Thursday, March 10, 2011

Simultaneous Streaming and the Future of Fansubbing


Over its short and tumultuous life, fansubbing has seen many changes.  Codecs have come and gone; hardsubs have been replaced by softsubs; better tools have allowed for more typesetting and fancy karaokes.  But few changes have had the impact of simultaneous streaming.  Less than two years ago, CrunchyRoll began streaming translated versions of anime simultaneously with the air-time in Japan.  The effect on fansubbing was immediate and lasting.

CrunchyRoll deprived fansubbing of its fundamental raison-d’etre.  Anime fans could see their favorite series with adequate translations at the earliest possible moment: the same time as the series aired in Japan.  Almost overnight, the enormous online audience that had followed popular series deserted fansubs for CrunchyRoll.  Fansub teams had lost much of their audiences.

[Note that I use the term “adequate” with great deliberateness.  I don’t wish to start an argument about whether CrunchyRoll translations are good, bad, or indifferent.  Like fansubs, their quality varies.  Indeed, they are pretty much exactly like fansubs, because the core of the company that does translations for CrunchRoll is ex-fansubbers, and their processes use pretty much the same toolset as fansubs.  The point is that CrunchyRoll subs suffice for understanding what is going on in  show.]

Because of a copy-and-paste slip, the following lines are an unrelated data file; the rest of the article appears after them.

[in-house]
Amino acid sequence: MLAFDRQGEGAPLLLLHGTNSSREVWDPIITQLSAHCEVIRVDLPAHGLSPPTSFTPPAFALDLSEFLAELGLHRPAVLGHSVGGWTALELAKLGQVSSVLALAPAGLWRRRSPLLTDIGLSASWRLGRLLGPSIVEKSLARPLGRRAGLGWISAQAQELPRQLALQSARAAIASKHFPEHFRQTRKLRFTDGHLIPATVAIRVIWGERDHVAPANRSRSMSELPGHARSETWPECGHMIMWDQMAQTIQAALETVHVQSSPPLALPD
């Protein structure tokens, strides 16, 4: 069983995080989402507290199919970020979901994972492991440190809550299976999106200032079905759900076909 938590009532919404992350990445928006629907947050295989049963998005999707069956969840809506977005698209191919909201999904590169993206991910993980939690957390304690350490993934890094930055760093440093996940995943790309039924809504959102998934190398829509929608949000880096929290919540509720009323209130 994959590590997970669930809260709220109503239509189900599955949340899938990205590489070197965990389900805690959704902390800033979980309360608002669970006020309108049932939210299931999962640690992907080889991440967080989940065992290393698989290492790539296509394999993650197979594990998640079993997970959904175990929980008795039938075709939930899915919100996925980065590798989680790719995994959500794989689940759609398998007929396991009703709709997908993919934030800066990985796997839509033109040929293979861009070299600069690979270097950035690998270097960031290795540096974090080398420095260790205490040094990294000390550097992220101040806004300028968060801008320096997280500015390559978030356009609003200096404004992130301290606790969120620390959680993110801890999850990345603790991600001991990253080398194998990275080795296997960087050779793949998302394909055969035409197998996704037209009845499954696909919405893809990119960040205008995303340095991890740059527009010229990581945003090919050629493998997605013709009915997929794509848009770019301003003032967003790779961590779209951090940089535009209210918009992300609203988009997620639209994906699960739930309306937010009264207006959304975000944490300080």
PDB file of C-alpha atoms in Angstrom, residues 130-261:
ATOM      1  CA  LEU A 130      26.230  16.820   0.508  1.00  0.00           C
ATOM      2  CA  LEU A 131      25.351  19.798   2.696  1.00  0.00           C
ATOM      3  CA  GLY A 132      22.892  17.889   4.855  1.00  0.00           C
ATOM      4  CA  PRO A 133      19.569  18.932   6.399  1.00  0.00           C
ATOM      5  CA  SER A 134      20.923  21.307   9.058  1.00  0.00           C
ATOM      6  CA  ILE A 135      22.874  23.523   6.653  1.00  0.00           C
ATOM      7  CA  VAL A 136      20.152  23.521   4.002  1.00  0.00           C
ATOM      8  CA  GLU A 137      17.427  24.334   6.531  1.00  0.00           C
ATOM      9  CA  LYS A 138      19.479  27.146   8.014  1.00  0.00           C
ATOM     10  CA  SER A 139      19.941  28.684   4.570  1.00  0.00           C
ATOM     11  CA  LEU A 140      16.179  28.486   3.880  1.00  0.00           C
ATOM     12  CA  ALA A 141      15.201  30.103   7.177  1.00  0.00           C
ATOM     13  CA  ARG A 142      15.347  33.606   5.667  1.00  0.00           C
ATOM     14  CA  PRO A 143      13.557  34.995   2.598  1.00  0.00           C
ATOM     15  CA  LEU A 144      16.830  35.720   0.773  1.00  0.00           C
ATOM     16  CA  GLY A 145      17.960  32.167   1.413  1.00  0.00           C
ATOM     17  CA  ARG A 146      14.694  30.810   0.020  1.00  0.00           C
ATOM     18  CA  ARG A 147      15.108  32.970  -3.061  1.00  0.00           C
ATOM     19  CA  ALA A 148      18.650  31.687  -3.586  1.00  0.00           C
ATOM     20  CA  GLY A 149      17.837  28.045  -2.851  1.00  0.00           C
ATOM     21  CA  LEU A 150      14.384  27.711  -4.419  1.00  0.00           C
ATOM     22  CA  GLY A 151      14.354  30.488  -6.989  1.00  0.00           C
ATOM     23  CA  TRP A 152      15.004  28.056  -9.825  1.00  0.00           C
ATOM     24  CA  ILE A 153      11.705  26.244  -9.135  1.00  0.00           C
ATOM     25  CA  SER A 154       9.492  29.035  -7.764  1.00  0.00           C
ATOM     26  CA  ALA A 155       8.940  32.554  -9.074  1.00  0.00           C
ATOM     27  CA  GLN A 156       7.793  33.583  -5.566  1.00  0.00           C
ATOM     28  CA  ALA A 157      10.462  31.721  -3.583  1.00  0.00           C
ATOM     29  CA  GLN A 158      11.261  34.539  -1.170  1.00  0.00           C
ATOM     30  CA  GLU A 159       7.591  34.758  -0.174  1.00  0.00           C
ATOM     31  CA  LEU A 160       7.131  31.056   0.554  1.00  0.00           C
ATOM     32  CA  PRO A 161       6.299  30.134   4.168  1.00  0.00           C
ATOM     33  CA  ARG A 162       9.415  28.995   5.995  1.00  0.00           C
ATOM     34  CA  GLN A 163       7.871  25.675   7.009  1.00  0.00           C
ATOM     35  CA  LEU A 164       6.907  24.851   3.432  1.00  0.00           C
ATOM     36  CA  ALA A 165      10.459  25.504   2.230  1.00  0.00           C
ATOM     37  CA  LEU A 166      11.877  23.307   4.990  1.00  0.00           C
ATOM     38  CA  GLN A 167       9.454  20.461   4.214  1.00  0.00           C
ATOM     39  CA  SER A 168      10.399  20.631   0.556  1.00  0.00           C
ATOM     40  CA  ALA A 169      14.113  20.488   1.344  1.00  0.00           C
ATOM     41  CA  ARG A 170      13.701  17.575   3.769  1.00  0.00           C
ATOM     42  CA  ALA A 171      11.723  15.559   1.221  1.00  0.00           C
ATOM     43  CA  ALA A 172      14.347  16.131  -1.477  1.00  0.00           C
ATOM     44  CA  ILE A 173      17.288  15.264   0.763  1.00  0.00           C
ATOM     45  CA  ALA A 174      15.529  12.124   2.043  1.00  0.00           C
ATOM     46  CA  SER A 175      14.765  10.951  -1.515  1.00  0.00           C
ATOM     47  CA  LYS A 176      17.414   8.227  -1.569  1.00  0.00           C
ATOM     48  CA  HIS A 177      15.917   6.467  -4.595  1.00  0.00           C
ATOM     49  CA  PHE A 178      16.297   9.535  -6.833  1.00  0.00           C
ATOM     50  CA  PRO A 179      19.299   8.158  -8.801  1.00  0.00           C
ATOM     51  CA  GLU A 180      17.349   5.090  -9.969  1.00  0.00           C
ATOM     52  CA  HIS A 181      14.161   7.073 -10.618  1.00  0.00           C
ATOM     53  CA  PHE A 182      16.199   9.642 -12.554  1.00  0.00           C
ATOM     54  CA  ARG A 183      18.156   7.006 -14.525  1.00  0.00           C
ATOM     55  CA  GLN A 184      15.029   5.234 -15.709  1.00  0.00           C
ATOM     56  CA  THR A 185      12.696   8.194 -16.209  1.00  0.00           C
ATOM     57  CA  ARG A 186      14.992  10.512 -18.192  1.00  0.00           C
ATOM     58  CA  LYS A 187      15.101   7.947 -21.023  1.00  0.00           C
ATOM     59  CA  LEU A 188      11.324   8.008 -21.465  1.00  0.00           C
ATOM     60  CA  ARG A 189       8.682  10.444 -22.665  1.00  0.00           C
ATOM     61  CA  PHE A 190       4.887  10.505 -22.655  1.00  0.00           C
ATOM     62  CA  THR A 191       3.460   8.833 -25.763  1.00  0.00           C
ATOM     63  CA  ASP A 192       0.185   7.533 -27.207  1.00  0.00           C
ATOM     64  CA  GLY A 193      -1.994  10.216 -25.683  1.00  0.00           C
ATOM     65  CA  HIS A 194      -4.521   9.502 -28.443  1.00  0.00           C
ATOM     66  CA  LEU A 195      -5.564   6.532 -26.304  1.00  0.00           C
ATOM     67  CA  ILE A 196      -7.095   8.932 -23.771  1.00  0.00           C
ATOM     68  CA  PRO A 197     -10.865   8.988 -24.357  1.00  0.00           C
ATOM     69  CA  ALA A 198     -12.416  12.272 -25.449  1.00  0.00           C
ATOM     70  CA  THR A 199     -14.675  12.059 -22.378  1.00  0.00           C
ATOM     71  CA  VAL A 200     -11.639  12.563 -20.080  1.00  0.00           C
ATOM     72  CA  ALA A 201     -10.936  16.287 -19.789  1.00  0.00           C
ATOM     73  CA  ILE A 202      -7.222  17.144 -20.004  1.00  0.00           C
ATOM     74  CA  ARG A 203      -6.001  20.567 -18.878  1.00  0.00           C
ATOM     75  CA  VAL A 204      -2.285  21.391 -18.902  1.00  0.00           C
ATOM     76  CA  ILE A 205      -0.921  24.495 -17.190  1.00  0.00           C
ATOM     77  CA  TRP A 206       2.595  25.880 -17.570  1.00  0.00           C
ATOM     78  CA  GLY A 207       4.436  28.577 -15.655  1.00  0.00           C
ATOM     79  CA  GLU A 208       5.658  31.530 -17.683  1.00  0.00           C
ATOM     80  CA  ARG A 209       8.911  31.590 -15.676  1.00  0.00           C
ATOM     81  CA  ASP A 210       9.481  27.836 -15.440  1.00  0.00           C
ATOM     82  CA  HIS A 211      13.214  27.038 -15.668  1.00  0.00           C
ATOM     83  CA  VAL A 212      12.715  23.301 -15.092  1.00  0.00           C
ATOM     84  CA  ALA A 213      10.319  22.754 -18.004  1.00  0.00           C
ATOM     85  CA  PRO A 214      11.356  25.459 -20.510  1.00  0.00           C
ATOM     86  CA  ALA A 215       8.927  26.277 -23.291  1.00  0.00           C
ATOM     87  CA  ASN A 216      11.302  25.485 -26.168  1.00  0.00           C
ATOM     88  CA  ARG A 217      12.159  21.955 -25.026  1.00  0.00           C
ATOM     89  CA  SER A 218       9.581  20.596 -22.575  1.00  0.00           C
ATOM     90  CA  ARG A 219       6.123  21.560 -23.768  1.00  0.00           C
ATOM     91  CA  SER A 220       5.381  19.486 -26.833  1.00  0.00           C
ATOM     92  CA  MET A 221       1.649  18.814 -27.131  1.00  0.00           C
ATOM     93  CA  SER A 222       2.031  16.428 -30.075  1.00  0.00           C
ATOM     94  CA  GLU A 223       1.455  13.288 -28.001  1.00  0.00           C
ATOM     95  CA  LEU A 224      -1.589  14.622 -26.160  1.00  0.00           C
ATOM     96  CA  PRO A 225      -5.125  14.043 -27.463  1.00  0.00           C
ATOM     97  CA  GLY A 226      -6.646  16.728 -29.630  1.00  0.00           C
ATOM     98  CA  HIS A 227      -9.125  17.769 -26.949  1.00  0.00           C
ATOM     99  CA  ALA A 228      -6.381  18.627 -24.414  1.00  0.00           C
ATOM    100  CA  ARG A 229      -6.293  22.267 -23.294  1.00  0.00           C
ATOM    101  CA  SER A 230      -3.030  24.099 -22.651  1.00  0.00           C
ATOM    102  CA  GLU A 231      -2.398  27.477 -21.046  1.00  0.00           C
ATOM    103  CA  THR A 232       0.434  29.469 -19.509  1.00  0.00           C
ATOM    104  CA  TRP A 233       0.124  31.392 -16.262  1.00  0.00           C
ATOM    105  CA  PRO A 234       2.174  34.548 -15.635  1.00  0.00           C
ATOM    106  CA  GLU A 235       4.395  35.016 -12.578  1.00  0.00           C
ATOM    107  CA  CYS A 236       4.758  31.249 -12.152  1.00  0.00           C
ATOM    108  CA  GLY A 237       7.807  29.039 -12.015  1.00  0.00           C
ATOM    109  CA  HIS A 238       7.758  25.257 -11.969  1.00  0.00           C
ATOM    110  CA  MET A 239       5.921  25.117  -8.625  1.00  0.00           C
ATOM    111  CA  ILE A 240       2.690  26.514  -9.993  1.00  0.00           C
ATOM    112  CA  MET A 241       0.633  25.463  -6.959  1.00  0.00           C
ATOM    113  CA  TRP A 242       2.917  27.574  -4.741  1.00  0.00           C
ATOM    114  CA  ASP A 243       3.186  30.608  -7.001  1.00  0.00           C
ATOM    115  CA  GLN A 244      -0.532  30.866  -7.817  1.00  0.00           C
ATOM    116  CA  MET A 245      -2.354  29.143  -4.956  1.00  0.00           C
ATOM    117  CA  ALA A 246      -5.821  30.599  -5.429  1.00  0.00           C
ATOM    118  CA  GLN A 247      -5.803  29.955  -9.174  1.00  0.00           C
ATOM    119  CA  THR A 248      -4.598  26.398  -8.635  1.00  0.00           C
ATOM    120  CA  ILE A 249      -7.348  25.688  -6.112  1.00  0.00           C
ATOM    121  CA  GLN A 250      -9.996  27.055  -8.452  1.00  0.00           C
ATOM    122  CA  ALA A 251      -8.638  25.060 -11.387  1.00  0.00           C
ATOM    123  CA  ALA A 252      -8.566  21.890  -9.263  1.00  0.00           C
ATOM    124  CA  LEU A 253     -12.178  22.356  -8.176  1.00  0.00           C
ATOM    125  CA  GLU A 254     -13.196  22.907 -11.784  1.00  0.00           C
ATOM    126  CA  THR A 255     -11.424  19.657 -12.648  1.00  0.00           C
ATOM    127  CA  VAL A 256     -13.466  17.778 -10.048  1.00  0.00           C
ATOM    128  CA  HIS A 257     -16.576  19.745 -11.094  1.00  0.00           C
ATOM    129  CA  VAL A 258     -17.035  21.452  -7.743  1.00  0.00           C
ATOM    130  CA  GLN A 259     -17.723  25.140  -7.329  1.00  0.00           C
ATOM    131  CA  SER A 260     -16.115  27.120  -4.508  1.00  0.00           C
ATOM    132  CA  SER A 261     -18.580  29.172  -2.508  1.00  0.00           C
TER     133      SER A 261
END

For some fansubbers, the arrival of CrunchyRoll, and the loss of their online audience, was the Apocalypse.  CrunchyRoll seemed to be getting more and more of the interesting series (and Viz and Funimation were simulcasting some of the rest).  Senior staff retired or quit; old-line groups disbanded or went moribund.  The few series that were not being streamed were subjects of fierce competition and significant oversubbing.  If the purpose of simultaneous translation was, as some surmised, to crush fansubbing, it seemed to be doing a good job.

But every reaction produces a counter-reaction, and for each group that has abandoned fansubbing, three or four seem to have sprung up instead.  These new groups view CrunchyRoll as a resource rather than a competitor – a free source of translations – on top of which they can add value.  They fall into a couple of categories:

  • Crunchyrippers (HorribleSubs, CrunchSubs).  These groups capture the Internet video stream, separate the video, audio, and subtitles, and repackage the result in standard MKV format.  Their processes seem to be semi- to fully automatic, as the results are available within minutes of the CrunchyRoll simulcast.
  • Crunchymuxers (Commie originally, many others).  These groups mux the softsubs from the Crunchyrippers onto better raws obtained from Japanese sharing sites or encoded from transport streams.  When it started, CrunchyRoll’s video quality was far from stellar, and these groups offered a better video experience, at the cost of some delay in time and larger file sizes.
  • Crunchysubbers (Commie today, Underwater, many others).  These groups take the process one step further, by putting the derived CrunchyRoll scripts through the full “back-end” fansub process: timing checks, editing, typesetting, encoding, quality control.  They may add karaoke translations, and even karaoke special effects (within the limits that softsubbing allows).  Because the CrunchyRoll subtitles are an adequate place to start, the timing, editing, and QC steps can be quite fast.